Thursday, September 11, 2008

The Quest for Fitness

I have just returned from a 2 week trip to the states to see a mate. My mate Richie is a bit of crazy bastard. He does Ironman Triathlons. He loves Ironman so much that he quit his job and applied for a pro license from Triathlon New Zealand. on the 31st of August he had his first start as a pro in the Kentucky Ironman so I decided to head over and support him. For those of you who aren't aware, Ironman consists of a 2.4 mile swim, 112 mile cycle and a 26.2 mile run. As I said, he is a crazy bastard. Having lived away from New Zealand for 6 years now, its been a while since I've seen Rich race. He has been racing for as long as I've known him (16 years) and it was pretty special to be there for his first pro race.

Now if the thought of a 2.4 mile swim leading into a 112 mile ride followed by a 26.2 mile run is frightenting, consider doing that in 33 degree heat. Thats what the 2500 people who lined up at the Ohio river that morning were facing. As I spent the day watching people of all shapes and sizes struggle with the ordeal I was really inspired. Apart from the pros who do several of these events every year, there were loads of people doing their first and likely only ironman. Its an amazing commitment and really got me thinking about my training for everest.

Speaking to Rich I was amazed that he was doing around 30 hours training a week. Ok so he doesn't have a full-time job and can manage that, but its an amazing commitment none the less. Kinda made me realise exactly how much I would need to put in to get really fit. I knew I had to do some work, but this made me realise that a couple of big runs a week isn't going to get me close to where I need to be.

Richie finished the race in a bit over 10 hours, an hour over his personal best, the heat having really taken it out of him. As Rich was heading in to the finish line, there were people still heading out on the start of their marathon, which must have been a pretty rough feeling for them. The spirit and fight in these people was amazing to watch, but there were two moments later in the night that really touched me.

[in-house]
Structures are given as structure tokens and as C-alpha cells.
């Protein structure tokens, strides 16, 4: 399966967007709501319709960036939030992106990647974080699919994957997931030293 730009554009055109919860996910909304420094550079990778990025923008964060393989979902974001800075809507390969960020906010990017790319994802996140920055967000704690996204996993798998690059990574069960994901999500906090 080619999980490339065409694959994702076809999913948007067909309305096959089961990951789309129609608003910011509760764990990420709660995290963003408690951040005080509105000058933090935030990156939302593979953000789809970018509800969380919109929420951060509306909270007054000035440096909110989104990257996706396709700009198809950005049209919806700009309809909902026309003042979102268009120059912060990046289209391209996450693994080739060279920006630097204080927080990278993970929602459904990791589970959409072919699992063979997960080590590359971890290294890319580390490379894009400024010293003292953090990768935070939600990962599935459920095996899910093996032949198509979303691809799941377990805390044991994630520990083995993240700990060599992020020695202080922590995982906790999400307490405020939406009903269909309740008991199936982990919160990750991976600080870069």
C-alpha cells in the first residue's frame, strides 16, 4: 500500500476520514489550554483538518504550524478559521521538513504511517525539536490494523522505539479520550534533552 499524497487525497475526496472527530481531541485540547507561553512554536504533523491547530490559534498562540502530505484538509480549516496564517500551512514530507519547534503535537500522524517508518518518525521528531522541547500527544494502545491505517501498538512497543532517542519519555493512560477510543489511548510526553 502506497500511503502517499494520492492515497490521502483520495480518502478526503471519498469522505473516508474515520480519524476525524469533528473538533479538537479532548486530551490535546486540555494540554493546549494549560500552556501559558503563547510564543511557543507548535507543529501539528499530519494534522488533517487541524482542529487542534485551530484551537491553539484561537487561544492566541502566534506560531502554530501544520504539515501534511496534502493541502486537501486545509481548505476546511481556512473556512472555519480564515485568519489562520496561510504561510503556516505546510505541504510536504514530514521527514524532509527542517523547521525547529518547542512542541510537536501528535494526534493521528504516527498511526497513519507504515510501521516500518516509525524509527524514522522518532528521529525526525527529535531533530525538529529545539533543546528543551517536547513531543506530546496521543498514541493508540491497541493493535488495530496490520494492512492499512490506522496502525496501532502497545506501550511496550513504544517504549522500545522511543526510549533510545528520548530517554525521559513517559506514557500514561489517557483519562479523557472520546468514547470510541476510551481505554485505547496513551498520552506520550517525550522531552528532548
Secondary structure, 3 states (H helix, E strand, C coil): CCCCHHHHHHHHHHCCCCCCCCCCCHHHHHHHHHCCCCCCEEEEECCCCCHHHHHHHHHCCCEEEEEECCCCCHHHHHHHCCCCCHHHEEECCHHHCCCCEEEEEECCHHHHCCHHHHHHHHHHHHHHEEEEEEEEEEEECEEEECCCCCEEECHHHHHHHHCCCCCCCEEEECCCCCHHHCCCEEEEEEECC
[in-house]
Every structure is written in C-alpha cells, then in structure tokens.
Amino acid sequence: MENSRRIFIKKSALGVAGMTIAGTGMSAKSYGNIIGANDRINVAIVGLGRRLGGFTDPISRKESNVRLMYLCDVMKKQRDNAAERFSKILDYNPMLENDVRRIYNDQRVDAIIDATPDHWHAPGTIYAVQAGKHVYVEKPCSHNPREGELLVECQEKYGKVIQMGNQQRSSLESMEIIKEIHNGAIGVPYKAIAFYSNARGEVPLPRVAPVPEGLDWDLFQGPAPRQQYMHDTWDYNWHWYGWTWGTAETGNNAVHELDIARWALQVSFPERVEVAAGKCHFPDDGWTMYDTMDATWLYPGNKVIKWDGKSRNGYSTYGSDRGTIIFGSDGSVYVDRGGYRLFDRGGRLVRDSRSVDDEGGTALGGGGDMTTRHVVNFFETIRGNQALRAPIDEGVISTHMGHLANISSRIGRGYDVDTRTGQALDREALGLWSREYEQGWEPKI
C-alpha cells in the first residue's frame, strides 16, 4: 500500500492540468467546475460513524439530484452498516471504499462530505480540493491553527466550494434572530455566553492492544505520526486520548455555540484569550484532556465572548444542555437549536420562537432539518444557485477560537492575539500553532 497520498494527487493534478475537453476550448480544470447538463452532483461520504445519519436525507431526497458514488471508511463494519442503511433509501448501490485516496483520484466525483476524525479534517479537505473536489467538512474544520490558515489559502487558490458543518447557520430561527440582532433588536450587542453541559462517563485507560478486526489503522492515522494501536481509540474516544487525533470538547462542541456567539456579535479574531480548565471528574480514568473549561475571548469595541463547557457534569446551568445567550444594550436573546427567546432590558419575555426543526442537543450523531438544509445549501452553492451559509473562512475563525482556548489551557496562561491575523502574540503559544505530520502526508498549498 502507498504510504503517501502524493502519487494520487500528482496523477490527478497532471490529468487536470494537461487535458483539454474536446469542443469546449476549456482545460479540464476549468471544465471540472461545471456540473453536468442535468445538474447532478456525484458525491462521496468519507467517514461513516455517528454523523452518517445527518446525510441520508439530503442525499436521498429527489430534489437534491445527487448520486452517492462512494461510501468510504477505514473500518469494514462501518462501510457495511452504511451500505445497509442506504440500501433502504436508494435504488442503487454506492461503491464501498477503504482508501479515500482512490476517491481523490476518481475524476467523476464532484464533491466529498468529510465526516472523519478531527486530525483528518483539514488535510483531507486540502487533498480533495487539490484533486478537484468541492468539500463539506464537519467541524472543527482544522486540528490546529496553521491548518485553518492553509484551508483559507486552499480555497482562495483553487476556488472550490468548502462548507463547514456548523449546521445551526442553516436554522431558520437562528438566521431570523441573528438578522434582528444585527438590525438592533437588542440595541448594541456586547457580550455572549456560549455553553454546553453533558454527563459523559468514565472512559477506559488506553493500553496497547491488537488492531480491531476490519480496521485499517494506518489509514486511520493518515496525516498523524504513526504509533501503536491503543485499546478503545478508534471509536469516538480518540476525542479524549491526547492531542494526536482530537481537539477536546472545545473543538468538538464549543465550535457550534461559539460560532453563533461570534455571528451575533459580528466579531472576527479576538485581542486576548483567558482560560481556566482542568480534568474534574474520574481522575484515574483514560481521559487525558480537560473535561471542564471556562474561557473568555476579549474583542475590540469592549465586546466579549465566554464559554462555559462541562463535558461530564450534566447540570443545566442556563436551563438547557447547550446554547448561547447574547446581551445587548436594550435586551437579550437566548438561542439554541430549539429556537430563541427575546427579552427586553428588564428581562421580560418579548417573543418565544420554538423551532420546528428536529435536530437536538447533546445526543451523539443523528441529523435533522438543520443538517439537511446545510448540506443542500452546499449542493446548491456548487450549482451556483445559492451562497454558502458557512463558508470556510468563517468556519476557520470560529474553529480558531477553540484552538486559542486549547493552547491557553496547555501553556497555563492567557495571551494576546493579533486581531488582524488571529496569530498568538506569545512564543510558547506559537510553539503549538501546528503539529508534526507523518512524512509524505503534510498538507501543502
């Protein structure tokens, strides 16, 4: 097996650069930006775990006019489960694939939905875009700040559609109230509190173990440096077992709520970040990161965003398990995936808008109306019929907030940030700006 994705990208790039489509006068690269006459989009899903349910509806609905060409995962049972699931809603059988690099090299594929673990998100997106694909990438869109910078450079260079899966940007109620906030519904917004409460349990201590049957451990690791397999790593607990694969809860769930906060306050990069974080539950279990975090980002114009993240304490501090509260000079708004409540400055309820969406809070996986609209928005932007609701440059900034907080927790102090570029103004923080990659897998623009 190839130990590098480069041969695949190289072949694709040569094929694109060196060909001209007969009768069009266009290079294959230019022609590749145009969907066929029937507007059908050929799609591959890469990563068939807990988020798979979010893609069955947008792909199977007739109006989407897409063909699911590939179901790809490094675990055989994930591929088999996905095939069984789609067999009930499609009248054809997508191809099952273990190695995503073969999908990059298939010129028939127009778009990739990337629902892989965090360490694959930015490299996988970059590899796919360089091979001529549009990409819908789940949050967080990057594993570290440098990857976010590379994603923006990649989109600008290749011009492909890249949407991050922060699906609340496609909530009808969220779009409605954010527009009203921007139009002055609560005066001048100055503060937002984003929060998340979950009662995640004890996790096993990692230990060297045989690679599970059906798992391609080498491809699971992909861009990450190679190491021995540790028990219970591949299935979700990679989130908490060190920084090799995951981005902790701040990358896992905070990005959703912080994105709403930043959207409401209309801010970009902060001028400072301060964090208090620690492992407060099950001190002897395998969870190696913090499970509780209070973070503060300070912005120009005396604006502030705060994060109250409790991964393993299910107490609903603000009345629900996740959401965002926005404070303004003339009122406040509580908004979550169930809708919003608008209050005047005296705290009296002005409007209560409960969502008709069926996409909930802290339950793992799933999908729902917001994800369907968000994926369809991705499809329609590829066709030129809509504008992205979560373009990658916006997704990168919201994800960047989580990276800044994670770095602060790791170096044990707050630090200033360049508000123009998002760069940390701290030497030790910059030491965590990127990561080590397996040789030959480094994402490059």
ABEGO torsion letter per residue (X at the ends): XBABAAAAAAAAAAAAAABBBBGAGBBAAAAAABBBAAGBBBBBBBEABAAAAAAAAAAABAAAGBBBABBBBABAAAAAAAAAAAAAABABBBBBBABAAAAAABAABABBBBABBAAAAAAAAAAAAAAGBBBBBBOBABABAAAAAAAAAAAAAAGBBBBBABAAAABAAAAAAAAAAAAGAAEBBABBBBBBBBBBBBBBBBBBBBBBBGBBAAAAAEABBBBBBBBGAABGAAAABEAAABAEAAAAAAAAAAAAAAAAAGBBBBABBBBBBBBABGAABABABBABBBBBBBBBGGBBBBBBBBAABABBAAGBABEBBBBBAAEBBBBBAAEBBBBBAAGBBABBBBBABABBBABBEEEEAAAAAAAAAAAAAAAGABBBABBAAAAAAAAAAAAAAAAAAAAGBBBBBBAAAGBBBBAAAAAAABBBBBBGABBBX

The first moment was watching a 75 year old man cross the finish line in just over 17 hours. I could hardly believe it, the old fella still had the energy to dance a little jig as he crossed the line to the cheers fo the hundreds of people who were still watching and supporting at 11pm at night.

The moment that really made me think though occured about an hour later. Like any race with a large number of competitors, in Ironman, there is a cut-off time. If you don't cross the finish line within 18 hours your result doesn't count. We were standing watching over the finish line as the clock hit the 18 hour mark just as a man entered the finishing chute. He was only about 200m from the finish line but could see that the clock had passed the 18 hour mark. This guy had been busting his balls all day to get to the finish line, collect his medal and be able to say he was an Ironman. He missed out by a minute and instead of a medal ended up with a DNF. I can't begin to understand how devastating it must be to train for something for so long and then work so hard for 18 hours only to miss out by a minute. I'm determined not to let this happen to me.

I want to make it up the mountain and be able to play cricket.

Guess I better go for a run then...

1 comment:

Curry said...

Nice. Those guys are properly nuts. I've got a mate planning to do one next yeat